Chaiyawat was immediately appointed to replace Rerngchai while Supachai Phisitvanich, who was close to Snoh, succeeded Chatu Mongkol as permanent secretary for finance.
Chaiyawat's immediate task was to negotiate the IMF programme with Stanley Fischer, the first deputy managing director of the IMF. Fischer had been his professor at MIT.
The first letter of intent with the IMF was to be drafted by late July.
Fischer set a primary condition that Thailand disclose its foreign-exchange swap contracts, a request made by Alan Greenspan, Robert Rubin and Lawrence Summers, who kept a close watch on Thailand's entry into the IMF programme.
Chaiyawat tried to fine-tune the Thailand programme with the IMF. On August 2, 1997, Hubert Neiss, IMF director for Asia and the Pacific, sent him a note setting out the Fund's preliminary assessment of the Thai economic situation. The draft would form the IMF's policy proposals for discussion with the prime minister that evening. He was scheduled to meet Chaiyawat that afternoon.
The IMF's assessment of Thailand was bleak. Neiss noted that the situation was "precarious". He outlined it as follows: "Foreign-exchange reserves have dropped by US$13 billion this year, to $25 billion on July 25. There are also forward liabilities of the BOT of a similar magnitude. Half of all finance companies are insolvent and are kept operating through massive liquidity extension by the BOT. The latter has already reached Bt400 billion and is coming close to half of annual tax revenues; the outflow continues at Bt15 billion to Bt20 billion a week.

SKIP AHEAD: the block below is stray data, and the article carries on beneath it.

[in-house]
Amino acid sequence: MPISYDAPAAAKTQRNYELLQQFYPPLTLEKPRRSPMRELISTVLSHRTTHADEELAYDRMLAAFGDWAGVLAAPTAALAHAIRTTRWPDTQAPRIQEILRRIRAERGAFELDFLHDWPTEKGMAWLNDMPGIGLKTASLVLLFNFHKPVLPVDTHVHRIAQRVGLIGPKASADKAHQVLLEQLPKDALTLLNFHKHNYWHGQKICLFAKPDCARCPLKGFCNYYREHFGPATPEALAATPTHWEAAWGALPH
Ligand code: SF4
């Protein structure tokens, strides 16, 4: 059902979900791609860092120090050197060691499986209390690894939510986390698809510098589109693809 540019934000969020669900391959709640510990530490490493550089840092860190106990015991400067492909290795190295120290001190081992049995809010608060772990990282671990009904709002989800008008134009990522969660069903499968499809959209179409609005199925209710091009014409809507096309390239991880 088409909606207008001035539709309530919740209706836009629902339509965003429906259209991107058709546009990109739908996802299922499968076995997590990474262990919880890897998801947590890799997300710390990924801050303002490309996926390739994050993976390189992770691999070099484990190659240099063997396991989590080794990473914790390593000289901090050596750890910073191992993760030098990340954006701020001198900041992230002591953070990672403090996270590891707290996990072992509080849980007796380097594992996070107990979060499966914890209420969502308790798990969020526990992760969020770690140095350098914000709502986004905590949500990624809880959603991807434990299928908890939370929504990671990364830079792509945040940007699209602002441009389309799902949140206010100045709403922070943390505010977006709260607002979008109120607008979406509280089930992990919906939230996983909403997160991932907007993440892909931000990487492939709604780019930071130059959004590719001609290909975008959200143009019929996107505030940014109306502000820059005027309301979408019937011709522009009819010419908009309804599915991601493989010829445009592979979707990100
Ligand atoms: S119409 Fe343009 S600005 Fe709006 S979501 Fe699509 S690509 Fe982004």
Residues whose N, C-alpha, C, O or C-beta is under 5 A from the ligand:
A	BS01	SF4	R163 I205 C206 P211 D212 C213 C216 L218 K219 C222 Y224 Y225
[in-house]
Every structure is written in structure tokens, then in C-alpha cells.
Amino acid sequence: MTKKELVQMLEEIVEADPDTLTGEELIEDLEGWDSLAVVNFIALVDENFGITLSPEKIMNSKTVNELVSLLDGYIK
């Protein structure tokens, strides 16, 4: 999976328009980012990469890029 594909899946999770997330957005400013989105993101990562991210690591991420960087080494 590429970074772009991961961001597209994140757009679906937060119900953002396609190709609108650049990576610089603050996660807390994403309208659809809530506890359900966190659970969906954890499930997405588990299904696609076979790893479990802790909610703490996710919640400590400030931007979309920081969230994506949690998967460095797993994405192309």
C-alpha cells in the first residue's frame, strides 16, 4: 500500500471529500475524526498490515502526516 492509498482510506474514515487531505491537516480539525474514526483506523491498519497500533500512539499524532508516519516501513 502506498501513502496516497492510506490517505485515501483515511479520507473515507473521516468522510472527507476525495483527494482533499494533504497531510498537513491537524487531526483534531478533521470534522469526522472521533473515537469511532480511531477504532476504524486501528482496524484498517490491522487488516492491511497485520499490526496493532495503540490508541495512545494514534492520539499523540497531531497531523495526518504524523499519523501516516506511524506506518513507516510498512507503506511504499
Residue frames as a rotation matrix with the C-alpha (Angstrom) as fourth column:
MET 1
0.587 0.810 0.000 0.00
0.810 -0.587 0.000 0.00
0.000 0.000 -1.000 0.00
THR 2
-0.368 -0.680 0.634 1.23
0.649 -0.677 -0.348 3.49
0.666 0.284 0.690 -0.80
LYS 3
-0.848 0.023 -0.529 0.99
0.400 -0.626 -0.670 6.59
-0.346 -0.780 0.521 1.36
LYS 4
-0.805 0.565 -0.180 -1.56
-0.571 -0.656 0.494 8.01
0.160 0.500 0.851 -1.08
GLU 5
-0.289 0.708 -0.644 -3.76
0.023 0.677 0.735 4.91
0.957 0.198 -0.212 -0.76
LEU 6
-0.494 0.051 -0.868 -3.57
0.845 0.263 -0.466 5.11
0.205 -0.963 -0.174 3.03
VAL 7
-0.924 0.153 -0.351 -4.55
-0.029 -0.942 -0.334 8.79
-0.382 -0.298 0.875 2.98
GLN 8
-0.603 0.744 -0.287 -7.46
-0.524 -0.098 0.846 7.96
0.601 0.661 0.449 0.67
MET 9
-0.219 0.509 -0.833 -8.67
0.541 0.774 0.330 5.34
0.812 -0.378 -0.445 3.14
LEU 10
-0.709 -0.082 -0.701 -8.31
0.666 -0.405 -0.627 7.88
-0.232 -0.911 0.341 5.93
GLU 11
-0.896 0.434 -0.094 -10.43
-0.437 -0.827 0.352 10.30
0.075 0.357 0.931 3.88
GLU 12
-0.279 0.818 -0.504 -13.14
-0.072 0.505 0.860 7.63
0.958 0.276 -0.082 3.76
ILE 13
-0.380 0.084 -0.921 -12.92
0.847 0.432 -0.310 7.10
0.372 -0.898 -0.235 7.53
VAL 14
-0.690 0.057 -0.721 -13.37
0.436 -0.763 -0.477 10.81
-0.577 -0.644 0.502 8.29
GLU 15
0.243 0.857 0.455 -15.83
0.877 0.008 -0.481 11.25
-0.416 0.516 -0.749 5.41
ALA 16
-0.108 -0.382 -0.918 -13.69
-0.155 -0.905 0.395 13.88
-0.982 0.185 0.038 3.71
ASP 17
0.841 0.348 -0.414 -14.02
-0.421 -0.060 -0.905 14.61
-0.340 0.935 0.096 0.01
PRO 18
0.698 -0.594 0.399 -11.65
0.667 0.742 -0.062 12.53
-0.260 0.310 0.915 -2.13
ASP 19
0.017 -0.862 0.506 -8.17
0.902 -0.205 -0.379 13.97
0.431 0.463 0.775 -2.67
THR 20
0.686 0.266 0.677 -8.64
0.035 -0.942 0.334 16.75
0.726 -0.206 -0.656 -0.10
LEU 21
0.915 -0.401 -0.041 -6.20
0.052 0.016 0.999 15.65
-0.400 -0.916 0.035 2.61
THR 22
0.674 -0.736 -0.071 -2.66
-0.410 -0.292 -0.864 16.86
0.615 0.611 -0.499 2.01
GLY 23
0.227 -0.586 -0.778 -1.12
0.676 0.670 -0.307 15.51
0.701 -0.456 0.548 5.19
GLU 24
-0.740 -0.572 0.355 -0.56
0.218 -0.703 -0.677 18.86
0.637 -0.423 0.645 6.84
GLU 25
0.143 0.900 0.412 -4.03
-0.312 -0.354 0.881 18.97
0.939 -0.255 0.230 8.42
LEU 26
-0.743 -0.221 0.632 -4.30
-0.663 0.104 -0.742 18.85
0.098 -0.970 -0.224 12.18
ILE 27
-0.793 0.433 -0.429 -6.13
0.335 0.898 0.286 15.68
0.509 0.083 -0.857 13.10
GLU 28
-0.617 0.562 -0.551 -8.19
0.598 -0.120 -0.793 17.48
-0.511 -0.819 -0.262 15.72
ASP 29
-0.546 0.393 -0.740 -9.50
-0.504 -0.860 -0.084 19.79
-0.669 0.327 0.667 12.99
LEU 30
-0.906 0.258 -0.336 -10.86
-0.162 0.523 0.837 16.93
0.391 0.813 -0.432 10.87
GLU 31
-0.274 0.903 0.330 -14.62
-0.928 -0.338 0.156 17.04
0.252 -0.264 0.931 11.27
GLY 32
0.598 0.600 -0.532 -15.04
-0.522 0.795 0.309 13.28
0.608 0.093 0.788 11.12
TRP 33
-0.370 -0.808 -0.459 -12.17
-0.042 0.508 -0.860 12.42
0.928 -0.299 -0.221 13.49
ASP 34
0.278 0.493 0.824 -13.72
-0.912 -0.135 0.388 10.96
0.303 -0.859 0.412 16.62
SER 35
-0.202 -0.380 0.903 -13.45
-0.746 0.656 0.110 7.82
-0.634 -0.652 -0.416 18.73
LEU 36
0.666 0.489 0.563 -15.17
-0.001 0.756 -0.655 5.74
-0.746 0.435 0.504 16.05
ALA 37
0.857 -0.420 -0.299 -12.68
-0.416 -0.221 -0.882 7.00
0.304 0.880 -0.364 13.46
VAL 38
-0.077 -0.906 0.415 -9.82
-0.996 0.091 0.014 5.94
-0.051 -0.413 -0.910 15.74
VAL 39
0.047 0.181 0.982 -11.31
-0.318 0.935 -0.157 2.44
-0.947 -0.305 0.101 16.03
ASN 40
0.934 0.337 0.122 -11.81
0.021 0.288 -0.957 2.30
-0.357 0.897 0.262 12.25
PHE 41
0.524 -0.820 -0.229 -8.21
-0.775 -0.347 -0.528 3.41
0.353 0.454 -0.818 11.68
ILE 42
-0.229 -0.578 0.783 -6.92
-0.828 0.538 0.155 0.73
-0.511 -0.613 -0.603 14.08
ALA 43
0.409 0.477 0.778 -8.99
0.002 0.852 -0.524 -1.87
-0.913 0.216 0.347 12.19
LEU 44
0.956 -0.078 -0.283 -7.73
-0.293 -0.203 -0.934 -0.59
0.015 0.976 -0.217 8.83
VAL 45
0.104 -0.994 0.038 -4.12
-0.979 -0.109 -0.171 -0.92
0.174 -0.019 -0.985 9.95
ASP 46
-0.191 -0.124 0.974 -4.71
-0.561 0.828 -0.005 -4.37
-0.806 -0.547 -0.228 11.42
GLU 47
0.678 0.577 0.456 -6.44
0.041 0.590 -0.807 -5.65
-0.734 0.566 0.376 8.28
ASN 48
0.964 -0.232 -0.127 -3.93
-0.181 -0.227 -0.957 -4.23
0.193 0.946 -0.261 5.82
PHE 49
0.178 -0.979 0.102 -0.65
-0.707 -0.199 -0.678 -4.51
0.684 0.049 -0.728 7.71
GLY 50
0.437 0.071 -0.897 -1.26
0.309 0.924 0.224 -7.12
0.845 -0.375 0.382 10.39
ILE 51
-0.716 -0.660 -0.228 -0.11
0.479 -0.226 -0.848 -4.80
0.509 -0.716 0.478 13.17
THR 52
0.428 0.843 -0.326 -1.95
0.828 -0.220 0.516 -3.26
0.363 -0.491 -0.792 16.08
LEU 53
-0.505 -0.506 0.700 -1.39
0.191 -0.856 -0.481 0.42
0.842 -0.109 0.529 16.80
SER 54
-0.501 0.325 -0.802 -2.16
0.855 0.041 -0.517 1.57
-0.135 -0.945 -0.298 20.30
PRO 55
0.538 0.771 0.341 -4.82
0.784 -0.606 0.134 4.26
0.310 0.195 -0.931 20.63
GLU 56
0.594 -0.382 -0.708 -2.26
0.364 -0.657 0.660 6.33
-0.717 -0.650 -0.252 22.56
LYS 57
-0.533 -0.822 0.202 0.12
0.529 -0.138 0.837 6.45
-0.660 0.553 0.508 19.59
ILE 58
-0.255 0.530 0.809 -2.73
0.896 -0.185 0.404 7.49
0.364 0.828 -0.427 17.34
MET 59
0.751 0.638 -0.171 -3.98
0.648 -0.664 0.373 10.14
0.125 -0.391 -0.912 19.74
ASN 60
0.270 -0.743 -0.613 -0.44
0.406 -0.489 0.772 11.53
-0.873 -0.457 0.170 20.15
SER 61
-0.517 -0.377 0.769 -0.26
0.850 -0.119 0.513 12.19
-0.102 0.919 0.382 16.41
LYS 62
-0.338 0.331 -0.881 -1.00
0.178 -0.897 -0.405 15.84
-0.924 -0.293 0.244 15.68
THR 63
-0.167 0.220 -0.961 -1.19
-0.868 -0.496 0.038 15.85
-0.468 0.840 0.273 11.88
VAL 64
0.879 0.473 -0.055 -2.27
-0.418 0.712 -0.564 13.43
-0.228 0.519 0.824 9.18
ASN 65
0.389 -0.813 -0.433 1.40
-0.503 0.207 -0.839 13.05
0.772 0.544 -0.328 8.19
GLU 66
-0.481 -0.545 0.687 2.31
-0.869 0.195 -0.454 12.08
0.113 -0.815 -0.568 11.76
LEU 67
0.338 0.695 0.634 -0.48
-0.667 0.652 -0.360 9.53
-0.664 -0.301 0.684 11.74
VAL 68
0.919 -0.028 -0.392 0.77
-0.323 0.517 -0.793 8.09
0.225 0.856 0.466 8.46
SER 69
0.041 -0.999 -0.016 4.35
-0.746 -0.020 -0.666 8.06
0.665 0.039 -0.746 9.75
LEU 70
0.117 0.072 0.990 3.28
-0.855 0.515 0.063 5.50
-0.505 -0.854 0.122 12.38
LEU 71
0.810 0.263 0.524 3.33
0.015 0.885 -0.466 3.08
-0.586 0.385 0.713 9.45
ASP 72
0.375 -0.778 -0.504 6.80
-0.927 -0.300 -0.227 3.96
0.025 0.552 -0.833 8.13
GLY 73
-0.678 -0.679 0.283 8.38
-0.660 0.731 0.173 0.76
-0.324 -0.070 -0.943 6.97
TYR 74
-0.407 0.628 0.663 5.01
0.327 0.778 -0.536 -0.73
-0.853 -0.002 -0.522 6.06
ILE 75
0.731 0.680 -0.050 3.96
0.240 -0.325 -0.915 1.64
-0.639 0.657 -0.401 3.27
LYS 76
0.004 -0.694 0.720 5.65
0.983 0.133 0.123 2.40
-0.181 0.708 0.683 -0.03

"Commercial banks are undercapitalised and ill prepared for the difficult period ahead when their asset quality will deteriorate further as growth is slowing down and real-estate prices are falling. A few banks could already be insolvent."
Neiss called for the quick announcement of a comprehensive policy package which should be put in place quickly to avoid further deterioration and a full-blown foreign-exchange and banking crisis. This would ensure confidence in the market, he said, and international financial support was forthcoming. His preliminary assessment was that $10 billion to $15 billion in the form of a rescue package would be needed to avoid a serious balance-of-payments crisis, which could push the economy into a deep recession.
The policy package's aim was to reduce the current-account deficit to an amount that could be financed by Thailand. This would bring down the deficit from 8 per cent in 1996 to 5 per cent in 1997 and 3 per cent in 1998. Economic growth would be revised downward to between 2 and 3 per cent.
Inflation, fuelled by the currency depreciation, would be curbed at 8 to 9 per cent.
He also called for restructuring of the financial sector by closing about 50 insolvent finance companies, including the 16 already identified, removed the management and made a credible guarantee on all remaining institutions. Fiscal measures of 3 per cent of GDP would be needed to tackle the cost of financial-sector restructuring, he said, including a VAT increase of 10 per cent. Money would be tight, and the exchange rate would continue to float with limited intervention.